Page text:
Official: Estonia's natural gas supply is assured

Ministry of Economic Affairs and Communications deputy secretary general Timo Tatar.
Ministry of Economic Affairs and Communications deputy secretary general Timo Tatar. Source: ERR

Estonia's gas supply is guaranteed even if the Balticconnector pipeline, which links Estonia with Finland, should be interrupted, Deputy Secretary General at the Ministry of Economic Affairs and Communications Timo Tatar says, against the backdrop of explosions which hit the NordStream gas pipelines, and news that a Floating Storage Regasification Unit (FRSU) vessel due to supply both Estonia and Finland would be heading to the latter's shores for berthing.

Estonia has plenty of options via its links to Latvia, in turn to Lithuania and Poland, Tatar noted.

As to the apparent surprise that Finland would be getting the LNG terminal first, to dock at Inkoo, rather than at Paldiski in Estonia, Tatar told ETV news show "Aktuaalne kaamera" (AK) that: "The signs were in the air since the summer that Finland had been accelerating the completion of its terminal's reception capacity."

"The final decision, where the ministers agreed (link in Estonian) that the FRSU will go to Finland, was made today," Tatar said.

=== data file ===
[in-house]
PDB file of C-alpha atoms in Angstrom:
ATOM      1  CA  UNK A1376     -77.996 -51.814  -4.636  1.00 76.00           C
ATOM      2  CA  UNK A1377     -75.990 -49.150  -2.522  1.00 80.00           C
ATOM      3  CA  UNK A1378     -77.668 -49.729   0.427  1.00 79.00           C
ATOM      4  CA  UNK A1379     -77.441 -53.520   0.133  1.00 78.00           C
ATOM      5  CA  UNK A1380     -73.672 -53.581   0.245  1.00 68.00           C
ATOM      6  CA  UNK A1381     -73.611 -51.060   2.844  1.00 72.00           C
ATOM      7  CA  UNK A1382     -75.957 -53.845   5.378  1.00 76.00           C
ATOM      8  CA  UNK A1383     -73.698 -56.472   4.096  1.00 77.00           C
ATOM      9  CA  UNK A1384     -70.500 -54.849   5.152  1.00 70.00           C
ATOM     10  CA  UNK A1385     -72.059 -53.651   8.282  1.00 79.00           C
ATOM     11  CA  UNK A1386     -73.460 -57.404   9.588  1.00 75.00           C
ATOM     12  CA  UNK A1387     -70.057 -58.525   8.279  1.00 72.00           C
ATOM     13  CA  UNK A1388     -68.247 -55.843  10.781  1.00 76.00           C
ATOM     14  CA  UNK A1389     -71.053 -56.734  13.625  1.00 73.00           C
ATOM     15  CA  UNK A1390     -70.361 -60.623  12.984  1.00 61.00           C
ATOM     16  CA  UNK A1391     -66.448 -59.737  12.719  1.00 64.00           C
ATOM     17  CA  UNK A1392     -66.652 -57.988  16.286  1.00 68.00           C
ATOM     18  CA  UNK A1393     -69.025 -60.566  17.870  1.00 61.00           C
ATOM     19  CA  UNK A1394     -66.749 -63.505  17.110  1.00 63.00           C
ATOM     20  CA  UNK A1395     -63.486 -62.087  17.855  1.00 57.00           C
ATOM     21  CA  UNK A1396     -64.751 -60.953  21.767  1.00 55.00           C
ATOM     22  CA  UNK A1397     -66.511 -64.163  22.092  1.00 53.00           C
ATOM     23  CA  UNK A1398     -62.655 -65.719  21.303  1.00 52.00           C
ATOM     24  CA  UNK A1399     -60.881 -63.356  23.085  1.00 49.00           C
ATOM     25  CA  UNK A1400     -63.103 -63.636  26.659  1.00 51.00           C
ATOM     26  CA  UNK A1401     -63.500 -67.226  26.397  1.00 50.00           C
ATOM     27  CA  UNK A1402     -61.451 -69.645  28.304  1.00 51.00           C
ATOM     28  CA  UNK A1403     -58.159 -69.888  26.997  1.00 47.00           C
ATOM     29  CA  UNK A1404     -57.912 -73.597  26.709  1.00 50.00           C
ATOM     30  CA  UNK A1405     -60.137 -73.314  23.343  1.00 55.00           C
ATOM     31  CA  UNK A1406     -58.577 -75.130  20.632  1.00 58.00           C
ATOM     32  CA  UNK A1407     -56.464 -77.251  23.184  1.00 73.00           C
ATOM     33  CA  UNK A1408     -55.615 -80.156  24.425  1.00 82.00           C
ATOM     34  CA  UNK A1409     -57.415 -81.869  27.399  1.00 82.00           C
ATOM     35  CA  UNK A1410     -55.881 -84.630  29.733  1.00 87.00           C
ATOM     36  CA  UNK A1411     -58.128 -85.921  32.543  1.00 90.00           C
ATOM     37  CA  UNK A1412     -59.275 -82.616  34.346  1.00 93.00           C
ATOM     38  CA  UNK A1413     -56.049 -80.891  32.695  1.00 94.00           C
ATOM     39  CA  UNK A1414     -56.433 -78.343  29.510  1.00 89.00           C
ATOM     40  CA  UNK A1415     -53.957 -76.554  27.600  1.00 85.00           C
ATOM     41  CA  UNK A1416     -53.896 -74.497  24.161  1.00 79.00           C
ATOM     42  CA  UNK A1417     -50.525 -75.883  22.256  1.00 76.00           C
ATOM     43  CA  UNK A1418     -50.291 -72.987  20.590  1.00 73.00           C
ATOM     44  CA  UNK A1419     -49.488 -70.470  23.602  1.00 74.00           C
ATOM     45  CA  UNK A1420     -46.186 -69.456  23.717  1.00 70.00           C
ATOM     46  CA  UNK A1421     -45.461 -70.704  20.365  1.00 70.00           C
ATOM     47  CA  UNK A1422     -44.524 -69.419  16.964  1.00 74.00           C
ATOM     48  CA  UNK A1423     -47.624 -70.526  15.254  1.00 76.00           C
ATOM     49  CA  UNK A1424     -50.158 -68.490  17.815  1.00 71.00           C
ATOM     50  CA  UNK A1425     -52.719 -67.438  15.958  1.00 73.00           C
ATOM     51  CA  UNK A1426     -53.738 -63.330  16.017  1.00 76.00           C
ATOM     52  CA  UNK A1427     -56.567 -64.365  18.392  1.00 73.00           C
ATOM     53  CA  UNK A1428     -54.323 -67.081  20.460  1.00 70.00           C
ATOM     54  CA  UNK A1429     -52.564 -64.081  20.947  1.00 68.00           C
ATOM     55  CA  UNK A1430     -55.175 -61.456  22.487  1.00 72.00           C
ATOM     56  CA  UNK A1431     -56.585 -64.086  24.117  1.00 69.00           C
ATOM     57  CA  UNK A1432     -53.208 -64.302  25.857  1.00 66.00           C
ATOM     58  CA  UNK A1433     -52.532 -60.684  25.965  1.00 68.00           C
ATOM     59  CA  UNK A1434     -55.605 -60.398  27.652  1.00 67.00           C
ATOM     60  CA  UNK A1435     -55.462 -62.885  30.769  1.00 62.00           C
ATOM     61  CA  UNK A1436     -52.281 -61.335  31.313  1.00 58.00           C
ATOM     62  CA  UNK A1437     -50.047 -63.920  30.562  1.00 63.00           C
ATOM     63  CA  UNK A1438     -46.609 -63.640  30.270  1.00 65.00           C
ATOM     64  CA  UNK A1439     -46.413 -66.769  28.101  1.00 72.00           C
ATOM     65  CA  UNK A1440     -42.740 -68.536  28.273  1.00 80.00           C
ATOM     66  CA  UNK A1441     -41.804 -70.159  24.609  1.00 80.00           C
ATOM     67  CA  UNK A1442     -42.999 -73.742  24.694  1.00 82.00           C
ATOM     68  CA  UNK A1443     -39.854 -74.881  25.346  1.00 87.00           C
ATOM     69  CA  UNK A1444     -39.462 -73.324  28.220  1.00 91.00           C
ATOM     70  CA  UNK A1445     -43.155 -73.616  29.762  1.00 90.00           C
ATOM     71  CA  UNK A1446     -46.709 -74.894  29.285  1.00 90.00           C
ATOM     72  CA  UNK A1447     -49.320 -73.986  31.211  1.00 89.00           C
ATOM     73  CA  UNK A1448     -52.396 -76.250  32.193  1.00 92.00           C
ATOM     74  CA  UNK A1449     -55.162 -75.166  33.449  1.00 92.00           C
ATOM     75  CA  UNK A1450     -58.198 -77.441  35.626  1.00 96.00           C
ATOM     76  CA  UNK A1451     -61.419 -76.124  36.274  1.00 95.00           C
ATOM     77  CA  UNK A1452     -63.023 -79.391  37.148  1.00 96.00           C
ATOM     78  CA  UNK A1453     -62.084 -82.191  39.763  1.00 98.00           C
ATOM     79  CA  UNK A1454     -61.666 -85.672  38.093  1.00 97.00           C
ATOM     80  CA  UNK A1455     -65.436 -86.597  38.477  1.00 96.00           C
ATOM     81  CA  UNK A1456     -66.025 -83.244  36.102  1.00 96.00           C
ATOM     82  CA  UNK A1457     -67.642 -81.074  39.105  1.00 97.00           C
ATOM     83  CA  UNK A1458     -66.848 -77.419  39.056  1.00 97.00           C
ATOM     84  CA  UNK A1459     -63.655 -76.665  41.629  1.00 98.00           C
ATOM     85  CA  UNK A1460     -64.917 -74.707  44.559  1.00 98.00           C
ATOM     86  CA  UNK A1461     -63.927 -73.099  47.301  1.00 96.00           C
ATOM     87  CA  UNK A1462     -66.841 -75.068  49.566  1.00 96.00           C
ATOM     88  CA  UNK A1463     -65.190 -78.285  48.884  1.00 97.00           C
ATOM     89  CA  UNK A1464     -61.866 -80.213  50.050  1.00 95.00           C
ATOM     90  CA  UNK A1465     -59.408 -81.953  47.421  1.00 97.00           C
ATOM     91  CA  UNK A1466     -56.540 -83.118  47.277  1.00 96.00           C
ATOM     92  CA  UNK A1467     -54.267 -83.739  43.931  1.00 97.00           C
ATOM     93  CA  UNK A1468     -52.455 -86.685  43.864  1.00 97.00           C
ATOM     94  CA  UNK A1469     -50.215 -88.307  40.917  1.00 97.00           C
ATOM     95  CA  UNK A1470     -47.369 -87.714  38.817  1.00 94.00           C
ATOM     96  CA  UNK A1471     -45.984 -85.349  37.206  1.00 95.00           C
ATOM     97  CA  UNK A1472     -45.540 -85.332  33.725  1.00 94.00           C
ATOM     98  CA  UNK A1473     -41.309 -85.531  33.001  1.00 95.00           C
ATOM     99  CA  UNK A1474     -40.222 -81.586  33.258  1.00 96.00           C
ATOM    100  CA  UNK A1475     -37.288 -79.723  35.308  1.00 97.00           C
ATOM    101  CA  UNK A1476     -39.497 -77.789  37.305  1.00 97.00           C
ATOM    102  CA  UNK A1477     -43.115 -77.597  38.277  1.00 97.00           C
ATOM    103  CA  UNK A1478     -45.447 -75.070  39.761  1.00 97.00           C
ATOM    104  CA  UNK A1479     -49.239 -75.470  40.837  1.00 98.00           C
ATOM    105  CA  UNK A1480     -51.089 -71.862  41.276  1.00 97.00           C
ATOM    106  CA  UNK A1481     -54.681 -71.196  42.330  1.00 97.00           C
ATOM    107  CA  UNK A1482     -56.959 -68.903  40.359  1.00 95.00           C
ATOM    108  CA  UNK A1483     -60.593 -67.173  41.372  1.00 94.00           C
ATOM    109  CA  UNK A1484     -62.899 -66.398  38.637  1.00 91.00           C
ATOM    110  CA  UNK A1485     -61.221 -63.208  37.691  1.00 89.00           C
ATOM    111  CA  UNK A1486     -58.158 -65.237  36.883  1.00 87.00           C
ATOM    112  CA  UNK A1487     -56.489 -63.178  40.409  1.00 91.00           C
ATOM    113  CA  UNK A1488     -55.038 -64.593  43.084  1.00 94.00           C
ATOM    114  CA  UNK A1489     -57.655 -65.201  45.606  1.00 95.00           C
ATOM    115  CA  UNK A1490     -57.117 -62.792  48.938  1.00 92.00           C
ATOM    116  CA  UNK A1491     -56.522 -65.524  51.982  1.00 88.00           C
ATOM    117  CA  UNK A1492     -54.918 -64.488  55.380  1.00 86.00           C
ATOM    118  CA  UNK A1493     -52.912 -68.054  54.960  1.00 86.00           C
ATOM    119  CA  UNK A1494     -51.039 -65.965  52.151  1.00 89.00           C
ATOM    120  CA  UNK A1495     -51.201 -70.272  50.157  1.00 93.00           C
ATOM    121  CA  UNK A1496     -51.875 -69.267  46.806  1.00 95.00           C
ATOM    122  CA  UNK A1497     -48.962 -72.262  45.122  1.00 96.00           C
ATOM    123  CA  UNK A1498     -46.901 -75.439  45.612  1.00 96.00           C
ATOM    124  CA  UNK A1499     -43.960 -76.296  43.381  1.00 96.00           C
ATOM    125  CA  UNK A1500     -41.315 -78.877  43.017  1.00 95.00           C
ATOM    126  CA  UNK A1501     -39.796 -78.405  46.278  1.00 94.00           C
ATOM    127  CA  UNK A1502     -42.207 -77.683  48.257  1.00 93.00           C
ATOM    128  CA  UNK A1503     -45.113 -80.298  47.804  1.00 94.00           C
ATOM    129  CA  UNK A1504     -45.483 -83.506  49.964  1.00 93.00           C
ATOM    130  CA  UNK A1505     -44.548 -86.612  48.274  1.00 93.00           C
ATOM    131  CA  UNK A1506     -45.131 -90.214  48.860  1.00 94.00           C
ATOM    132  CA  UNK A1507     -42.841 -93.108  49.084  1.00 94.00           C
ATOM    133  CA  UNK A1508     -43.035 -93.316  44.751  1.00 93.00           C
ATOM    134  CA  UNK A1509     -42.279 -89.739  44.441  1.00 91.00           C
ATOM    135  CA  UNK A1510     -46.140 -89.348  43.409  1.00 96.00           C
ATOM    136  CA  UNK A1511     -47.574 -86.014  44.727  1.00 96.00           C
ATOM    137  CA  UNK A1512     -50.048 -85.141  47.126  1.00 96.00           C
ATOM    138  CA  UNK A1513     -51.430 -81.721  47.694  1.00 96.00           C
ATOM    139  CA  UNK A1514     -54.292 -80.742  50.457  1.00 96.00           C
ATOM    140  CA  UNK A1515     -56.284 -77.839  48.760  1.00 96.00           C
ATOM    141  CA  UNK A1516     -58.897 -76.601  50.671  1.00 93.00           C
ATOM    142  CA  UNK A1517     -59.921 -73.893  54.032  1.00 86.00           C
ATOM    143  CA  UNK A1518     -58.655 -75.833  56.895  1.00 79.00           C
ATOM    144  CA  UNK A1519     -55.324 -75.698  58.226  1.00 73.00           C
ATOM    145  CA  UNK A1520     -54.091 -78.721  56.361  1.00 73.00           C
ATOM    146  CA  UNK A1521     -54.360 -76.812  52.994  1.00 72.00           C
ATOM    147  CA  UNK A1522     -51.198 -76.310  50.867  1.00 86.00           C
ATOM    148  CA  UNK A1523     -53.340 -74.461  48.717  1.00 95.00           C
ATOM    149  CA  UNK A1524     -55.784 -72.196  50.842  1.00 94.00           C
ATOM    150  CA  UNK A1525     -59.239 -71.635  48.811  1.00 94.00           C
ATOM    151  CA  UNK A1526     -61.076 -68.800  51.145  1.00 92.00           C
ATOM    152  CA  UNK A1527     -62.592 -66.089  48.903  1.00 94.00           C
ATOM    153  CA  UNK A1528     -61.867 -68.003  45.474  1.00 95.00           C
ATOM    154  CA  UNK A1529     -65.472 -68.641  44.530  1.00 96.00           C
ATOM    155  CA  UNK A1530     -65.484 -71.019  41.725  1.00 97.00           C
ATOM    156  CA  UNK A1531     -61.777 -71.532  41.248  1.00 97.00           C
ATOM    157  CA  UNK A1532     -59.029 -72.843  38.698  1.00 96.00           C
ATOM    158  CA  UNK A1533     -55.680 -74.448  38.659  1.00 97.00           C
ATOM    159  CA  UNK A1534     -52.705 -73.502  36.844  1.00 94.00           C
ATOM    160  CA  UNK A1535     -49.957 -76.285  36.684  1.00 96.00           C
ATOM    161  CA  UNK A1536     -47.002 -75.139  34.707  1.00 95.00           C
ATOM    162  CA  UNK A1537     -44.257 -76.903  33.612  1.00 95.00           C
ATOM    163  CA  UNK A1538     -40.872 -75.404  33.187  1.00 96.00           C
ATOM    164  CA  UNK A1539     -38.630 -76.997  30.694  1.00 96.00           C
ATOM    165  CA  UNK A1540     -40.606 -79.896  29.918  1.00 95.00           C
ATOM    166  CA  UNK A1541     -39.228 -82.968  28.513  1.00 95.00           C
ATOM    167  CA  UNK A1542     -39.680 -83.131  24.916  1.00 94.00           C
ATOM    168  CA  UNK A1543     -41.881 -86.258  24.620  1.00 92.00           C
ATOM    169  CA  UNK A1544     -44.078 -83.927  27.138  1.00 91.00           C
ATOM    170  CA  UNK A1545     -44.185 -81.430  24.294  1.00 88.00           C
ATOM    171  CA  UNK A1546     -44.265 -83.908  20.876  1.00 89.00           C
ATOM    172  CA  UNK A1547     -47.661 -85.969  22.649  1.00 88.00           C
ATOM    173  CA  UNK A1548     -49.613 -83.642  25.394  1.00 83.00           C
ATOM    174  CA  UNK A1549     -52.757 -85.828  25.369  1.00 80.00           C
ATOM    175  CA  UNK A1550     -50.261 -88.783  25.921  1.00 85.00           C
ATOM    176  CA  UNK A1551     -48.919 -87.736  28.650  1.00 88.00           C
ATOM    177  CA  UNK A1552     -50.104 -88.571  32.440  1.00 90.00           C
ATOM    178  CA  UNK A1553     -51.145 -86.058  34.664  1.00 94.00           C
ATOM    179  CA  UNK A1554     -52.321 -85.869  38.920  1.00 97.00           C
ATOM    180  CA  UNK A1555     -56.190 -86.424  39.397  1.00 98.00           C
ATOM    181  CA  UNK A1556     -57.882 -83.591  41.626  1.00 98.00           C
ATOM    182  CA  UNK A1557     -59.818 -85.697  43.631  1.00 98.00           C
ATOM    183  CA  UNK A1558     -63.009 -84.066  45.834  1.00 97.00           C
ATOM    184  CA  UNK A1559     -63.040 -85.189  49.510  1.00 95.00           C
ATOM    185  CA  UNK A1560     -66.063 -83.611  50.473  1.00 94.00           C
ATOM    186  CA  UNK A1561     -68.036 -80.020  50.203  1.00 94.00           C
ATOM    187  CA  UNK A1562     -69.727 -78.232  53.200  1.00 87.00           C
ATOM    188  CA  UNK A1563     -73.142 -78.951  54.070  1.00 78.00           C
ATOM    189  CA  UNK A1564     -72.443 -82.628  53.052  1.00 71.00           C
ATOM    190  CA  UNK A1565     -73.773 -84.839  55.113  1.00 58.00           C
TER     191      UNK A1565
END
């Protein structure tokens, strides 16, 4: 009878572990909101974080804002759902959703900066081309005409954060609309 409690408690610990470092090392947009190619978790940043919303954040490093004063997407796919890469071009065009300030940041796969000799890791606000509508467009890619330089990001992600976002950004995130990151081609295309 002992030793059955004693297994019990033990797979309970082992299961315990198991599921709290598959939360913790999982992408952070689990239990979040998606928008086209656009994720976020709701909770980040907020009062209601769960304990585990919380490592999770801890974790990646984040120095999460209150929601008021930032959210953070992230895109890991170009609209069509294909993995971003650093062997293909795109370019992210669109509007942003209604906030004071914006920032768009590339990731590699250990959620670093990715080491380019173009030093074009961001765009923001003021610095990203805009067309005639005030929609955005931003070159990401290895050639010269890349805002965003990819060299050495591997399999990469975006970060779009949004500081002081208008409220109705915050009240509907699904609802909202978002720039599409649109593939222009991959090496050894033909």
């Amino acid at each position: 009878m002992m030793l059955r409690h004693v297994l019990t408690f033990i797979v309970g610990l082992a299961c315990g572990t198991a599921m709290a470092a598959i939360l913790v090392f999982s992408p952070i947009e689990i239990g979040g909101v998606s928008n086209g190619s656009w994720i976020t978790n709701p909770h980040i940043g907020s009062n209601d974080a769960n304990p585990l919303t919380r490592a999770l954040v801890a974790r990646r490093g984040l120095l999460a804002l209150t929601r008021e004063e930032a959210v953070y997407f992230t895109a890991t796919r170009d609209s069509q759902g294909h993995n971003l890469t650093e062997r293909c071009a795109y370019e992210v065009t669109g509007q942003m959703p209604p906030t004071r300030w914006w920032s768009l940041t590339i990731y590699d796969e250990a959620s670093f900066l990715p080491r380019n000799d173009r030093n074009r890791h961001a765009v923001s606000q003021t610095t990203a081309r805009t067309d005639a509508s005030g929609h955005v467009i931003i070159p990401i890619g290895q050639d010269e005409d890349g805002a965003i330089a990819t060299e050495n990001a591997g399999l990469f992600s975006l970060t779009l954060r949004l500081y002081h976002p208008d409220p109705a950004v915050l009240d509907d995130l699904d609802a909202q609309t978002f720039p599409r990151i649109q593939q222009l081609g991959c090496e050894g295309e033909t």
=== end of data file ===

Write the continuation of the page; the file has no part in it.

One of the most important conditions for Estonia was that if the ship were to sail to Finland this winter, Estonian companies, together with the Finns, would get preferential access over suppliers from other countries.

"This was the main reason why we carried out this project jointly with Finland, and the Finns agreed to that, in order to supplement the rules of use for the terminal in a way that would give the advantage to gas sellers supplying Estonian and Finnish customers," Tatar continued.

Tatar also pointed out that the Finns were in a tricky situation – in addition to having gas consumption requirements several times bigger than Estonia's estimated 5TWh per annum, Russia's turning off of its natural gas pipeline link to Finland unilaterally in May concentrated minds, whereas Estonia has more options.

"Finland is in the most unfortunate situation in terms of gas supply. After the Russian pipeline gas was shut off, their entire gas supply depends only on what can fit through the [Finland-Estonia pipeline] Balticconnector," Tatar said.

"Fortunately, Estonia is in a much better situation in this respect; we have the Balticconnector with Finland on one side, and the Latvian natural gas storage (at Incukalns – ed.) on the other, plus the Lithuanian FRSU terminal (at Klaipeda – ed), plus Lithuania and Poland in turn have a connection."

Should the Balticconnector connection be interrupted, nearly 13 TWh of gas has been amassed in the underground gas storage in Latvia, which can also be used to supply Estonian consumers. "In addition, the situation is the same with the Lithuanian terminal. The current picture is that if the worst should happen, Estonian gas supply is definitely guaranteed," Tatar went on.

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Editor: Andrew Whyte

Source: 'Aktuaalne kaamera'

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